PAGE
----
Invasive Species Compendium

Detailed coverage of invasive species threatening livelihoods and the environment worldwide

Abstract

Variation in phenology and overall performance traits can help to explain the plant invasion process amongst Mediterranean ecosystems.

Abstract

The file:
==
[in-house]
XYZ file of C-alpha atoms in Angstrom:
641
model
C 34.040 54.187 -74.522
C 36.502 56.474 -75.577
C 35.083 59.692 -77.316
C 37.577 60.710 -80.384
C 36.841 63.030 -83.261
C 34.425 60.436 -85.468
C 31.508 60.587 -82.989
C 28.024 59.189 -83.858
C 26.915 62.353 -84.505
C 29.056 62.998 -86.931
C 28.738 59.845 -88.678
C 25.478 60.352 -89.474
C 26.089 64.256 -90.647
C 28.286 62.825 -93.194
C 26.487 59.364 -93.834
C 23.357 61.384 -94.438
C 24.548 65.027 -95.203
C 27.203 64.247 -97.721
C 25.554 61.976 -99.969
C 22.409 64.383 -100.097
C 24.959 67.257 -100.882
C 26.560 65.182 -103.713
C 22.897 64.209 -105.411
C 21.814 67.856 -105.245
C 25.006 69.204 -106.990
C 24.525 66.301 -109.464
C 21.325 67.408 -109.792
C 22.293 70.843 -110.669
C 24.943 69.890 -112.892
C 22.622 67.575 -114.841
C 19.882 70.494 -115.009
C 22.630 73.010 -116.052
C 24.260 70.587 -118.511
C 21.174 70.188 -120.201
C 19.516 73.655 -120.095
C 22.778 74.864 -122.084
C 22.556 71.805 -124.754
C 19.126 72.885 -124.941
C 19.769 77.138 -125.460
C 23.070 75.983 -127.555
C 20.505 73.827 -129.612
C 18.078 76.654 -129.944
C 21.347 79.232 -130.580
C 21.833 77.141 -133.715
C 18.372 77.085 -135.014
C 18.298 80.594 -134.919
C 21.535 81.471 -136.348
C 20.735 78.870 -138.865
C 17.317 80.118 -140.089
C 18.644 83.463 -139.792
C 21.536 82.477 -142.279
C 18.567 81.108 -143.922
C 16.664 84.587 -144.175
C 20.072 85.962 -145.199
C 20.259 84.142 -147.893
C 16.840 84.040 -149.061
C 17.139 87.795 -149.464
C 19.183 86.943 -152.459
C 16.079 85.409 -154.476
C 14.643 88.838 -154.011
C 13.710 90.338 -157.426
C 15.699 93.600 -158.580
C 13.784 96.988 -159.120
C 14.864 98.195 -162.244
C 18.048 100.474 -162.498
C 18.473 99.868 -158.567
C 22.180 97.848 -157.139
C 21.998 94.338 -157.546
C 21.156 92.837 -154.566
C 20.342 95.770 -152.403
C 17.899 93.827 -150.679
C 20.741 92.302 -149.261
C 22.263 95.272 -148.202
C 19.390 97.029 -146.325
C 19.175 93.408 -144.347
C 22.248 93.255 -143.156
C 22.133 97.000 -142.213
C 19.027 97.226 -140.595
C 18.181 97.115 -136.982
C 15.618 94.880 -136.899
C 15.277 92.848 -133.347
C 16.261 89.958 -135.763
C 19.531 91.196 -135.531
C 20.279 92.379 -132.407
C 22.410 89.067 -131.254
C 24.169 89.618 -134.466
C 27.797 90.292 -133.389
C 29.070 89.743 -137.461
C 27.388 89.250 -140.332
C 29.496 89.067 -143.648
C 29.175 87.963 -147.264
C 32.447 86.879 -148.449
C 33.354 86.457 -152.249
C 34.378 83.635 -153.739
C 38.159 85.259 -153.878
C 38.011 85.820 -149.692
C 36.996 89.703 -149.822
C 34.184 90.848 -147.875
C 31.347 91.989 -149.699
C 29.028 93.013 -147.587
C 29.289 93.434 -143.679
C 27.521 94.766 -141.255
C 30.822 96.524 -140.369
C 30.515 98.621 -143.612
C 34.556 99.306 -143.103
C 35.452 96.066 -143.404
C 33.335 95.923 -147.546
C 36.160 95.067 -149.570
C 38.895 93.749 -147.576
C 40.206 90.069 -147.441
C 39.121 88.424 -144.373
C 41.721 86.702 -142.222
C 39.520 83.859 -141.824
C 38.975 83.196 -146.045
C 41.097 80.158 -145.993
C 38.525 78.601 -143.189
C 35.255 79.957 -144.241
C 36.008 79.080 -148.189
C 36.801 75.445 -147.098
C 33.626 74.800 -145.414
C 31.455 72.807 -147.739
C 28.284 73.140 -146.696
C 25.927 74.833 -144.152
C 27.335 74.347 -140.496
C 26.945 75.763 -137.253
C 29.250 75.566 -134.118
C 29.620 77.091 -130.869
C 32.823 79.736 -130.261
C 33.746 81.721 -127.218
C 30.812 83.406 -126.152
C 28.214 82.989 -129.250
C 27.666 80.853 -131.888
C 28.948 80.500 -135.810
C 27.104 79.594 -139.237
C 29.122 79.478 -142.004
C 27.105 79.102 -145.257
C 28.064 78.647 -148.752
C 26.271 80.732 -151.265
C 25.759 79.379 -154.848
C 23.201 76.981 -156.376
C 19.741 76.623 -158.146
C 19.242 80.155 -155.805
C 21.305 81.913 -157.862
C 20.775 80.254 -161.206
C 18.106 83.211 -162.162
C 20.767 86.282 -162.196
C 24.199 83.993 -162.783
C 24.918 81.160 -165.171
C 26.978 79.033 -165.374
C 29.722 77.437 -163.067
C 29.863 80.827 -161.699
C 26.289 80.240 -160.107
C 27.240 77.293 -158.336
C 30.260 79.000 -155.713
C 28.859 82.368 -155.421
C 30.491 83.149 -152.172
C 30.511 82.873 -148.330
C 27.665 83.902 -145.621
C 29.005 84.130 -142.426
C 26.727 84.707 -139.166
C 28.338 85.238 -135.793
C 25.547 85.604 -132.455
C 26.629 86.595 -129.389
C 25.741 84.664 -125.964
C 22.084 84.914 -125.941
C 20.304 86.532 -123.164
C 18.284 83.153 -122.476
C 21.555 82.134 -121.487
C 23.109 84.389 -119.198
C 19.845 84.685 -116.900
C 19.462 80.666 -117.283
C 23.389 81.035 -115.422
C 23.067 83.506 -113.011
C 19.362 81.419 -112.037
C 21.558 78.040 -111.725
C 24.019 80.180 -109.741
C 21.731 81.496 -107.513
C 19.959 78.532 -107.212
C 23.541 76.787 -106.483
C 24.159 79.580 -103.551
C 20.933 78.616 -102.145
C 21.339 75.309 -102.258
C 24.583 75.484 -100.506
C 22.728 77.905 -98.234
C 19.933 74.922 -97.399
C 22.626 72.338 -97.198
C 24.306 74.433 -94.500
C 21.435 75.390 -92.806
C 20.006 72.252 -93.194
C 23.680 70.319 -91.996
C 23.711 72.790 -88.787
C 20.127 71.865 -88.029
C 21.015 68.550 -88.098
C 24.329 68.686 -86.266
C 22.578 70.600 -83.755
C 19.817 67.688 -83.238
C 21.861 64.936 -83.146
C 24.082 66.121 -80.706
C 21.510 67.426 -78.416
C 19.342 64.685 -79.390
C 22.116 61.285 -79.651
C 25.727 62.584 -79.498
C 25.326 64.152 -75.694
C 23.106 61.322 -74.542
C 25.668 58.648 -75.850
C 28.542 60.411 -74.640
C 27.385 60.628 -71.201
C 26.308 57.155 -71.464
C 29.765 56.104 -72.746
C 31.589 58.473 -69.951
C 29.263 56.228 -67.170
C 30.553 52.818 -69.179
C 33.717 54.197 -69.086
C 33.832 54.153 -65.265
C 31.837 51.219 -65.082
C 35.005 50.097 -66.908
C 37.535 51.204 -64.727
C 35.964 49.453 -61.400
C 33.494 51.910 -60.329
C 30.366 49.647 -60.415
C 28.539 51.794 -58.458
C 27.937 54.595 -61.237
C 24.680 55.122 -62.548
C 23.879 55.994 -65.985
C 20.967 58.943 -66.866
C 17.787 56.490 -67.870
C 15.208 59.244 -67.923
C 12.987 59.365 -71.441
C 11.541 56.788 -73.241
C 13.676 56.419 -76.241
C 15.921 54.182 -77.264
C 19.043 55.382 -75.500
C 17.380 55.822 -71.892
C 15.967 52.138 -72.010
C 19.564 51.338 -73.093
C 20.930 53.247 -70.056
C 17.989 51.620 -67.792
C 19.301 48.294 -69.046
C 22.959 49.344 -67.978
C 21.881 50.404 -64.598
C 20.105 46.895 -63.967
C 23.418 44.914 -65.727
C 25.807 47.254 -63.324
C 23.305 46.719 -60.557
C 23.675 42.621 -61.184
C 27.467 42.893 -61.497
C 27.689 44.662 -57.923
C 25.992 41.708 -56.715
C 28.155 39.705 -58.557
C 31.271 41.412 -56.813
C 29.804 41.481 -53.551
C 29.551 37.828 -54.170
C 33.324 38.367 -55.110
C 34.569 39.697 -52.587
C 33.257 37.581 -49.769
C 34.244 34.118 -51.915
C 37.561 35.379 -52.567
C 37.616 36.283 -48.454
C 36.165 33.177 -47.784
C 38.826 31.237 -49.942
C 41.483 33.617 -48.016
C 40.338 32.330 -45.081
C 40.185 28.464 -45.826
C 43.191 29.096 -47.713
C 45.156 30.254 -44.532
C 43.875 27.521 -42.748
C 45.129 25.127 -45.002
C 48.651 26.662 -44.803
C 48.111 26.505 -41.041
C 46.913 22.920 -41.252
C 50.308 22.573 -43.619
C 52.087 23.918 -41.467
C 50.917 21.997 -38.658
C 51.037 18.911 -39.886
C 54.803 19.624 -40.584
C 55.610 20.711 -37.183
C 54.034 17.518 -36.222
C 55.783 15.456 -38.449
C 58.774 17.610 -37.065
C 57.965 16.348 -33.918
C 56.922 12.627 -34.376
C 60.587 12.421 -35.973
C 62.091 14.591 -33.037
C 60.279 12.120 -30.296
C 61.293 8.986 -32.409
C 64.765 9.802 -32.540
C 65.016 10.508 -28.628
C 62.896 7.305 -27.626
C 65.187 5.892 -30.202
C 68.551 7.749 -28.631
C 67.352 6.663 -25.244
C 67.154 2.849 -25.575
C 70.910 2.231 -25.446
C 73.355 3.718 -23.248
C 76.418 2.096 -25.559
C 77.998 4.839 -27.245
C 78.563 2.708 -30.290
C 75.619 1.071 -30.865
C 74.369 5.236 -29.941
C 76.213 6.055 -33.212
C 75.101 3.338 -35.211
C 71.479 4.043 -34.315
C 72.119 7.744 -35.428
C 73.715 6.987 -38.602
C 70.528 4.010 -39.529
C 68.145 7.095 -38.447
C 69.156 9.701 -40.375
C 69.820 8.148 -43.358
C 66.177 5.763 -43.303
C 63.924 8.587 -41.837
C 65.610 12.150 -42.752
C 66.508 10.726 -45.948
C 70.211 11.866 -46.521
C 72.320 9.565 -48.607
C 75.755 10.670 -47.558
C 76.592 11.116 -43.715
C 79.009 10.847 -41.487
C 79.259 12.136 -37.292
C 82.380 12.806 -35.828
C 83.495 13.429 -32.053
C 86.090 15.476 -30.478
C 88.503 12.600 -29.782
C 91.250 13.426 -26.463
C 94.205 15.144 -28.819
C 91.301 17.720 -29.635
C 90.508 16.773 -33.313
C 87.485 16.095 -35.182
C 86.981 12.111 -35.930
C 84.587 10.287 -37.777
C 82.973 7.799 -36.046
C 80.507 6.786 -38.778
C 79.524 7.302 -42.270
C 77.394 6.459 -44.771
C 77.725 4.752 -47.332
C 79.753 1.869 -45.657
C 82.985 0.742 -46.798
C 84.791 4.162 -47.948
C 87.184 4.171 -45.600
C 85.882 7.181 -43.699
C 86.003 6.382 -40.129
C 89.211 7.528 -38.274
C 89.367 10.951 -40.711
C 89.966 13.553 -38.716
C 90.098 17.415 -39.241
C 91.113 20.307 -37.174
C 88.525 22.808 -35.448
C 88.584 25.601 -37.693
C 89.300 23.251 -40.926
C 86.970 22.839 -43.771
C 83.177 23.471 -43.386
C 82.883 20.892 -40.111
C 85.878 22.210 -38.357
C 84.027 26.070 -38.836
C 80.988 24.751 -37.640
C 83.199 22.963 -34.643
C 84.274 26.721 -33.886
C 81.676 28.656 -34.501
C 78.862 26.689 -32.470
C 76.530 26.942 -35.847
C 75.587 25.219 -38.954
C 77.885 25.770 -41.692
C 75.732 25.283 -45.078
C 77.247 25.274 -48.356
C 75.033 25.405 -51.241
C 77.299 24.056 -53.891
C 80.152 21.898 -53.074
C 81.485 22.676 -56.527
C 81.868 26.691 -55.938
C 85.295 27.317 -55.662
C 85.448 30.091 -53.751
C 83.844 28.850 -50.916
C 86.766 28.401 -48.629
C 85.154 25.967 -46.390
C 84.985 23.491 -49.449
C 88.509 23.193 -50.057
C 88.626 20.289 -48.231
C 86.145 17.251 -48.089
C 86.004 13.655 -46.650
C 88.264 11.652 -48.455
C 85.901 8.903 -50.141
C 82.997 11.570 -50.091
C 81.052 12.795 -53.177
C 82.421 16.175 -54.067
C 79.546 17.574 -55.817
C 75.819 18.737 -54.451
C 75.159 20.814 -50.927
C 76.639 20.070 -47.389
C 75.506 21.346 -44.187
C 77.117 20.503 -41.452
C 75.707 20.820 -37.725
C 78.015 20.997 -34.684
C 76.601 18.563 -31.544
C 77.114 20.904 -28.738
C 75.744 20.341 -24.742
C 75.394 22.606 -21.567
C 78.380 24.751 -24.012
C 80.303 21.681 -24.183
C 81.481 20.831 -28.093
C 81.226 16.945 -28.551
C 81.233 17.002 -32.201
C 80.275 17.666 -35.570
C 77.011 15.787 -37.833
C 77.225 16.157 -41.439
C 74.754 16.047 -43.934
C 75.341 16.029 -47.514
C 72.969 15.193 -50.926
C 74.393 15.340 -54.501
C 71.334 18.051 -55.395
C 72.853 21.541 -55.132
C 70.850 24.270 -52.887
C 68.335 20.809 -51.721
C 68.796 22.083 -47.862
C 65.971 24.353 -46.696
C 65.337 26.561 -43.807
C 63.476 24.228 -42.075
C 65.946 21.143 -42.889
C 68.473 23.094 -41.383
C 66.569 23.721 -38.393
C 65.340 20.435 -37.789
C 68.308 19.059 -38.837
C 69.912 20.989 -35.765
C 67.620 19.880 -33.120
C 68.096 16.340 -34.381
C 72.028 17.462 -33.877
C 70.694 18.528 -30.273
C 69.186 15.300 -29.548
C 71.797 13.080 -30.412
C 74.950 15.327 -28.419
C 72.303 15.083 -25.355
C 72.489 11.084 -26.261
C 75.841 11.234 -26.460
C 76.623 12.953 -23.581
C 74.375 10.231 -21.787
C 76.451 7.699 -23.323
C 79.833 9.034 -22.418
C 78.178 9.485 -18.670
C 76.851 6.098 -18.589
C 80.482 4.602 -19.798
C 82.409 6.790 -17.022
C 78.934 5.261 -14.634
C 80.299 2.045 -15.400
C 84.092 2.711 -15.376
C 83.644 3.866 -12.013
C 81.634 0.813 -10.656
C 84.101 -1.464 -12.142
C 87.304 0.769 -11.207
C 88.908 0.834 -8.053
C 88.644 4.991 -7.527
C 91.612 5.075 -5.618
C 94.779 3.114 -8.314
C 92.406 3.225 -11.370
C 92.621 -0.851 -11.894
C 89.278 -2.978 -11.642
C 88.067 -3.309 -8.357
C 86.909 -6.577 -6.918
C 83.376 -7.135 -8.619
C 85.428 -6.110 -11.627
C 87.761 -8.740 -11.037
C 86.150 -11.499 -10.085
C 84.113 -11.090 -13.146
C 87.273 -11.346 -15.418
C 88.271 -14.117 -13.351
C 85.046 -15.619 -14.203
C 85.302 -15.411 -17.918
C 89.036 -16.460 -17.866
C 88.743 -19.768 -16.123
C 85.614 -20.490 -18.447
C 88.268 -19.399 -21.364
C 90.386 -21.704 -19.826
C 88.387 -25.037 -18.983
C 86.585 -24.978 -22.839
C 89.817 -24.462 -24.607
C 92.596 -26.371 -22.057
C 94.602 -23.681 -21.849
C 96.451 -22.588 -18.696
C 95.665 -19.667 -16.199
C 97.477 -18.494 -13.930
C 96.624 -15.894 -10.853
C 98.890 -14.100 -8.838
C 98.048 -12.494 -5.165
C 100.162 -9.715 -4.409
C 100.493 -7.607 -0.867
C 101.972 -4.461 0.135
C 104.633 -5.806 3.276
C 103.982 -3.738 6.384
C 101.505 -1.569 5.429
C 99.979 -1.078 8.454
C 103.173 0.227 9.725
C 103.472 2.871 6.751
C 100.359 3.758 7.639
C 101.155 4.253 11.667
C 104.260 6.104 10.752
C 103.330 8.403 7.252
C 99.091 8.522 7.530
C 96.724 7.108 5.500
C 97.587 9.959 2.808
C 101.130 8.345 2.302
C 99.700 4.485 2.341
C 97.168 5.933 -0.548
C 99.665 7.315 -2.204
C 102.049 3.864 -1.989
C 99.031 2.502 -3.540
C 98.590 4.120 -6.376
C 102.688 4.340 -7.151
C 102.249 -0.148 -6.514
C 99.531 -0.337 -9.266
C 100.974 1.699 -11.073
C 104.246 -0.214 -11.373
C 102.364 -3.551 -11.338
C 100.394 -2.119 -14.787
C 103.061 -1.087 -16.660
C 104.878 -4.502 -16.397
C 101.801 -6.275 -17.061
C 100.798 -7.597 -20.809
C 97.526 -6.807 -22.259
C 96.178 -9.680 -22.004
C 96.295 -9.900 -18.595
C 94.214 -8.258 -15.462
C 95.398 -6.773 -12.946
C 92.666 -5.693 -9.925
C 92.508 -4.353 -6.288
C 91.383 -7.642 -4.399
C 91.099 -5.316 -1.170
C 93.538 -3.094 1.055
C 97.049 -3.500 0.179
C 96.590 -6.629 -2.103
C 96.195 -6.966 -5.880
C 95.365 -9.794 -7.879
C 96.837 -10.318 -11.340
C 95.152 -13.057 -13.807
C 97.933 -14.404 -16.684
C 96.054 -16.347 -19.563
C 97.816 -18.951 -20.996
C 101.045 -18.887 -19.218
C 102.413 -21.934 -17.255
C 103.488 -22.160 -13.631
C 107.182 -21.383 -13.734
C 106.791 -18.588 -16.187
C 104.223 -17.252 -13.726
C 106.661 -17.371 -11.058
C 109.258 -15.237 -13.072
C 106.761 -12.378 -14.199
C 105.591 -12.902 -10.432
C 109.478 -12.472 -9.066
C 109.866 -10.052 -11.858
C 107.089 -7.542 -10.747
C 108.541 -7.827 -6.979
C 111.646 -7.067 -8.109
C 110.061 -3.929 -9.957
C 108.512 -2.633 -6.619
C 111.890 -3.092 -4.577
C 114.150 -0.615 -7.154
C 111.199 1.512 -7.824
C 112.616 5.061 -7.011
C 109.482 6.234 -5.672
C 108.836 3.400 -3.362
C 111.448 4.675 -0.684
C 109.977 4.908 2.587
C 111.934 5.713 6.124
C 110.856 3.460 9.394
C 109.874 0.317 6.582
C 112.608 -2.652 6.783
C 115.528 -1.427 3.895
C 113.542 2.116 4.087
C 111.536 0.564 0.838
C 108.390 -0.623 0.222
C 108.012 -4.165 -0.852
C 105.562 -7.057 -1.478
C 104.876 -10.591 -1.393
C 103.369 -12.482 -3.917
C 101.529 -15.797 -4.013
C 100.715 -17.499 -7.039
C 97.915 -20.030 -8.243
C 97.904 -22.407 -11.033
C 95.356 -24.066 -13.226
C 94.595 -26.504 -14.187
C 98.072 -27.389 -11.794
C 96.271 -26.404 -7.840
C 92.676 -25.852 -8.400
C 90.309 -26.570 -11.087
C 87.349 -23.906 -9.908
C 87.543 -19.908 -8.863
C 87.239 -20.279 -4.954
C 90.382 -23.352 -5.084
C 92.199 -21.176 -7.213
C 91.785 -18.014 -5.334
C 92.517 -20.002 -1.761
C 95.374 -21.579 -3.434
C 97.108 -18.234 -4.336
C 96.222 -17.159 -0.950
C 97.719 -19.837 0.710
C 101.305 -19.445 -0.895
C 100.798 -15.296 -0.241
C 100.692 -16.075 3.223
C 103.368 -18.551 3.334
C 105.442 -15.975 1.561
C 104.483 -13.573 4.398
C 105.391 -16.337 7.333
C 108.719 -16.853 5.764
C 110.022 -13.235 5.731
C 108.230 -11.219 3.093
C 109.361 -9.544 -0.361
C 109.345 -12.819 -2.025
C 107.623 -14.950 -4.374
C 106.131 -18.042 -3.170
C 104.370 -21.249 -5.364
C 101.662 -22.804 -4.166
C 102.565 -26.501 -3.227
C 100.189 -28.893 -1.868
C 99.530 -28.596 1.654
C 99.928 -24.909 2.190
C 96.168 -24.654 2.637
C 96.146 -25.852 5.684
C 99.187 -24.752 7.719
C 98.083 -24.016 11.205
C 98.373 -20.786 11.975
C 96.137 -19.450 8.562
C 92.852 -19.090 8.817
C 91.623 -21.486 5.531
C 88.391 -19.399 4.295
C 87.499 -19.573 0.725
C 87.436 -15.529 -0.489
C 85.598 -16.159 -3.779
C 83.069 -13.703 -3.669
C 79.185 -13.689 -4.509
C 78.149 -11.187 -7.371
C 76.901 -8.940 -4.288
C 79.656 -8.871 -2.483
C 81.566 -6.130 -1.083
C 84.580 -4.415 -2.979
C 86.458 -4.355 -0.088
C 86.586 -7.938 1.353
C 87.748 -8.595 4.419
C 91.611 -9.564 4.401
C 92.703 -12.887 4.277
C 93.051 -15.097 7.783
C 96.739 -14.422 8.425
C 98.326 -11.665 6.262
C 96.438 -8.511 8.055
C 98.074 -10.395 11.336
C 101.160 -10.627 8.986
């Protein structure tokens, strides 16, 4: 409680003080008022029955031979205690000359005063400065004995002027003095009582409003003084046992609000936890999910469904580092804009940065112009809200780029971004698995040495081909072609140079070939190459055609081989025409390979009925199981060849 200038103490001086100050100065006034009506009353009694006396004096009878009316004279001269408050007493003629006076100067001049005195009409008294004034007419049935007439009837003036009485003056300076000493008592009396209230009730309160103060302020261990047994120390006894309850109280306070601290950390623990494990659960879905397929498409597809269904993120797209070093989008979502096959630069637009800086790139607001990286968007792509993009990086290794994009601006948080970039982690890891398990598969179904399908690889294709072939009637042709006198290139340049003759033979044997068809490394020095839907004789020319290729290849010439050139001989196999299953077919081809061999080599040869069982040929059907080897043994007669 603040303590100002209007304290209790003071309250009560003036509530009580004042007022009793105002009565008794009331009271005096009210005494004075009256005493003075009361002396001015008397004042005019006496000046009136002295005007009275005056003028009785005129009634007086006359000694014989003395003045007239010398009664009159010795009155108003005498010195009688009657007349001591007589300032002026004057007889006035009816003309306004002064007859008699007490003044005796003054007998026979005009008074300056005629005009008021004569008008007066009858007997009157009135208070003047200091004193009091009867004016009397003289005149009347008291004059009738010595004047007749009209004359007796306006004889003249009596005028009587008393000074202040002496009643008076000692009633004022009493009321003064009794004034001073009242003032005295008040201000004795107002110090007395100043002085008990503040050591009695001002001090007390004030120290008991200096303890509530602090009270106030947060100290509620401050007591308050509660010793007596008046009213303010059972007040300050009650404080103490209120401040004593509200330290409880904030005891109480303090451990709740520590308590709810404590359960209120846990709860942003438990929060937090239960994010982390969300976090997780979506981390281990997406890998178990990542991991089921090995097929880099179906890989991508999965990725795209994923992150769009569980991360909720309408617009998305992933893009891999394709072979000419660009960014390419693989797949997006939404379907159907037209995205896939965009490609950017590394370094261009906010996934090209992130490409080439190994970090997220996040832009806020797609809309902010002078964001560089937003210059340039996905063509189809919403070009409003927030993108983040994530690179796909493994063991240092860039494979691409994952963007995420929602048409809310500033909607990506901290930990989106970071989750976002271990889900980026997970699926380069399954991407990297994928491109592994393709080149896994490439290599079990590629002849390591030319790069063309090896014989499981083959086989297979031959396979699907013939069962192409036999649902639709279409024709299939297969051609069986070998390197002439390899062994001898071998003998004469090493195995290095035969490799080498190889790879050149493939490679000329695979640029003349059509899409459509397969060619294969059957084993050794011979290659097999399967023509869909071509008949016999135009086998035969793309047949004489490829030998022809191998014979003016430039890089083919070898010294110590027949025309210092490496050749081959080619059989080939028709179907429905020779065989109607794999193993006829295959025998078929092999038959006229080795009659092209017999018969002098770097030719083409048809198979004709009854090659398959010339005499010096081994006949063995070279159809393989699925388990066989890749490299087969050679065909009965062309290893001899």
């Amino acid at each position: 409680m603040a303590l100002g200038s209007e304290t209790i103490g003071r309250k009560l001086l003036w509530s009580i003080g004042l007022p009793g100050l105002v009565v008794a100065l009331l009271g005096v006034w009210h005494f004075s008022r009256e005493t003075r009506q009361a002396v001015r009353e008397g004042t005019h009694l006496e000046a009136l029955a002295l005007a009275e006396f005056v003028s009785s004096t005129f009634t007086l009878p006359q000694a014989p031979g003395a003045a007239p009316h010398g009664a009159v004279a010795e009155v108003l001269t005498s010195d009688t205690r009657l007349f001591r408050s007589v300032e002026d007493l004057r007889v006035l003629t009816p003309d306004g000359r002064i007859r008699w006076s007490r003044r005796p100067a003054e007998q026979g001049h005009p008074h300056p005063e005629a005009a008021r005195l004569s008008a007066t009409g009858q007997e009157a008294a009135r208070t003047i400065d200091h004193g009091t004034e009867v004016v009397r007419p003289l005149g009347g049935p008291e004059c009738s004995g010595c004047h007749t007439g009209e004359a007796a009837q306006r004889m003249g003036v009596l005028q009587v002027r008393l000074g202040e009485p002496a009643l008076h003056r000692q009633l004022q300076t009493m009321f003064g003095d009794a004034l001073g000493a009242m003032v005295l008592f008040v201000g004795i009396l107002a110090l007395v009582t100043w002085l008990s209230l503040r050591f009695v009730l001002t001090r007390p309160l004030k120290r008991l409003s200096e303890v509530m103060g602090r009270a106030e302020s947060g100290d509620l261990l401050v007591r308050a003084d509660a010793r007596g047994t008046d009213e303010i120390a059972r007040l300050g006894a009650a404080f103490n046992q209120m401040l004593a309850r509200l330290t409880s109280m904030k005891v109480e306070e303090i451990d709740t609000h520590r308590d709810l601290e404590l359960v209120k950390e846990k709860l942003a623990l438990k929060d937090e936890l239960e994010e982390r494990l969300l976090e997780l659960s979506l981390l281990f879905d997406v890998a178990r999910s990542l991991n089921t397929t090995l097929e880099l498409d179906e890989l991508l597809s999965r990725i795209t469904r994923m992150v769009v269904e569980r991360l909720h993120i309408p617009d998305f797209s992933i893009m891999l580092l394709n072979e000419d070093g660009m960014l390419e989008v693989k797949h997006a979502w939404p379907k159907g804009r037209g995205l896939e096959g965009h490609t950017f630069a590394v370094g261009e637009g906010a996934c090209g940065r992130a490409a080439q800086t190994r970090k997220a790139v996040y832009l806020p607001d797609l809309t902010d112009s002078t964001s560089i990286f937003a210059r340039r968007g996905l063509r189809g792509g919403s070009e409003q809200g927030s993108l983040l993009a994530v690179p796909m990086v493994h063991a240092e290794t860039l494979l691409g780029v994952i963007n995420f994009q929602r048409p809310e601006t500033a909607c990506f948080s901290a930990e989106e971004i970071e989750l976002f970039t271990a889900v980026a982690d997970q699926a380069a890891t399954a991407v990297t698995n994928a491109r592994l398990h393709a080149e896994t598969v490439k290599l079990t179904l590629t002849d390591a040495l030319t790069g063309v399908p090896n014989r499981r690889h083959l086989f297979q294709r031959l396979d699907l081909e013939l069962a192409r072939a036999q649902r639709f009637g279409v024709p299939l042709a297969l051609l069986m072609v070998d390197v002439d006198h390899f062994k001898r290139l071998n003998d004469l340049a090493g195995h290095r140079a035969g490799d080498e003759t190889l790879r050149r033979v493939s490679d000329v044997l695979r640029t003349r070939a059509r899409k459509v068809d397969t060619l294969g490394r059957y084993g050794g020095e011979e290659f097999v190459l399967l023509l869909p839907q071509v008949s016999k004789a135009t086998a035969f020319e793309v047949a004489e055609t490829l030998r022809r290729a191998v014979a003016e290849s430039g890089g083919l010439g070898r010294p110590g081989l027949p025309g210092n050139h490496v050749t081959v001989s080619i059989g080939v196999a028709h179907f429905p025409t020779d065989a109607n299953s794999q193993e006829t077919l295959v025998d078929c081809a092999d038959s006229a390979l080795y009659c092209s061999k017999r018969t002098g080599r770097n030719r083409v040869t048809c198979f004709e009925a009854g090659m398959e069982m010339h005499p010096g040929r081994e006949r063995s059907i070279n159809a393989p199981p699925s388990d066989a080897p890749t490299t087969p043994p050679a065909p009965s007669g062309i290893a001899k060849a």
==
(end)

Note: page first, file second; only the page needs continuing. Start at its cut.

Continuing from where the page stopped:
Plant traits such as phenological development, growth rate, stress tolerance and seeds production may play an important role in the process of acclimatisation to new environments for introduced plants. Experiments that distinguish phenotypic plasticity from ecotypic differentiation would allow an understanding of the role of plant traits in the invasion process. We quantified the variation in phenological and overall performance traits associated with the invasion process for three herbaceous species native to Spain and invasive to Chile (Trifolium glomeratum, Hypochaeris glabra and Leontodon saxatilis). We grew plants from native and exotic populations along rainfall gradients in outdoor common gardens, located in the native and the introduced ranges and measured plant survival, phenology (days to flowering), biomass and seed output. Days to flowering was positively correlated with precipitation of the origin population for T. glomeratum and the native populations of H. glabra, but this pattern was not adaptive, as it was not associated with an increase in performance traits of these species. Phenology may instead reflect ecotypic differentiation to the environmental conditions of the original populations. Comparison between ranges (i.e. performance in both common gardens) was only possible for L. saxatilis. This species showed little variation in phenology and both native and exotic populations had higher fitness in the introduced range. This suggests that plasticity enhances invasiveness through increased propagule pressure in the novel environment. Our findings highlight the utility of common garden experiments in examining patterns of phenological and performance traits that relate to species invasiveness.